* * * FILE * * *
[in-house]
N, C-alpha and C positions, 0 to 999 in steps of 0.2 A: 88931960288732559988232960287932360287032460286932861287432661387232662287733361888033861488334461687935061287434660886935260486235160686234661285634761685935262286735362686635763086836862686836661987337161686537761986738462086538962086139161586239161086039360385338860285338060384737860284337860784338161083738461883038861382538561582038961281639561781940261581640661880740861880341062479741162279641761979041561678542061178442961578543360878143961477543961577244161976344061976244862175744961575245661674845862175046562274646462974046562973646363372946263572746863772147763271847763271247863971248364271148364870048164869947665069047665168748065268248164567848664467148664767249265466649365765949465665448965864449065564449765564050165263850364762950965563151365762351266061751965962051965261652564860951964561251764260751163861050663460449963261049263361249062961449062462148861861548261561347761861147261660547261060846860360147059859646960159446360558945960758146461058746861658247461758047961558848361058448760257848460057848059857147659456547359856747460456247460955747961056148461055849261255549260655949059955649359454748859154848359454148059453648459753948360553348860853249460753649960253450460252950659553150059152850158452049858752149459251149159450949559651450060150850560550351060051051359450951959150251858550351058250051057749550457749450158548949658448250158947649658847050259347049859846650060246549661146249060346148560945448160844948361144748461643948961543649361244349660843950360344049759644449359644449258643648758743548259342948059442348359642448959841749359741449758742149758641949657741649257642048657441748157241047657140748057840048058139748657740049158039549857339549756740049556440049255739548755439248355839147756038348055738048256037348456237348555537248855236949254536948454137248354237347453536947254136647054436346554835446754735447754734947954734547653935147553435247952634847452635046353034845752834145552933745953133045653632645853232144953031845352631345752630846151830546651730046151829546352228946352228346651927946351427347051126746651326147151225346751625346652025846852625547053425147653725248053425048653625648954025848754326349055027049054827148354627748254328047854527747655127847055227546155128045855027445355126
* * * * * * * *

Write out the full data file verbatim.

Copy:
[in-house]
N, C-alpha and C positions, 0 to 999 in steps of 0.2 A: 88931960288732559988232960287932360287032460286932861287432661387232662287733361888033861488334461687935061287434660886935260486235160686234661285634761685935262286735362686635763086836862686836661987337161686537761986738462086538962086139161586239161086039360385338860285338060384737860284337860784338161083738461883038861382538561582038961281639561781940261581640661880740861880341062479741162279641761979041561678542061178442961578543360878143961477543961577244161976344061976244862175744961575245661674845862175046562274646462974046562973646363372946263572746863772147763271847763271247863971248364271148364870048164869947665069047665168748065268248164567848664467148664767249265466649365765949465665448965864449065564449765564050165263850364762950965563151365762351266061751965962051965261652564860951964561251764260751163861050663460449963261049263361249062961449062462148861861548261561347761861147261660547261060846860360147059859646960159446360558945960758146461058746861658247461758047961558848361058448760257848460057848059857147659456547359856747460456247460955747961056148461055849261255549260655949059955649359454748859154848359454148059453648459753948360553348860853249460753649960253450460252950659553150059152850158452049858752149459251149159450949559651450060150850560550351060051051359450951959150251858550351058250051057749550457749450158548949658448250158947649658847050259347049859846650060246549661146249060346148560945448160844948361144748461643948961543649361244349660843950360344049759644449359644449258643648758743548259342948059442348359642448959841749359741449758742149758641949657741649257642048657441748157241047657140748057840048058139748657740049158039549857339549756740049556440049255739548755439248355839147756038348055738048256037348456237348555537248855236949254536948454137248354237347453536947254136647054436346554835446754735447754734947954734547653935147553435247952634847452635046353034845752834145552933745953133045653632645853232144953031845352631345752630846151830546651730046151829546352228946352228346651927946351427347051126746651326147151225346751625346652025846852625547053425147653725248053425048653625648954025848754326349055027049054827148354627748254328047854527747655127847055227546155128045855027445355126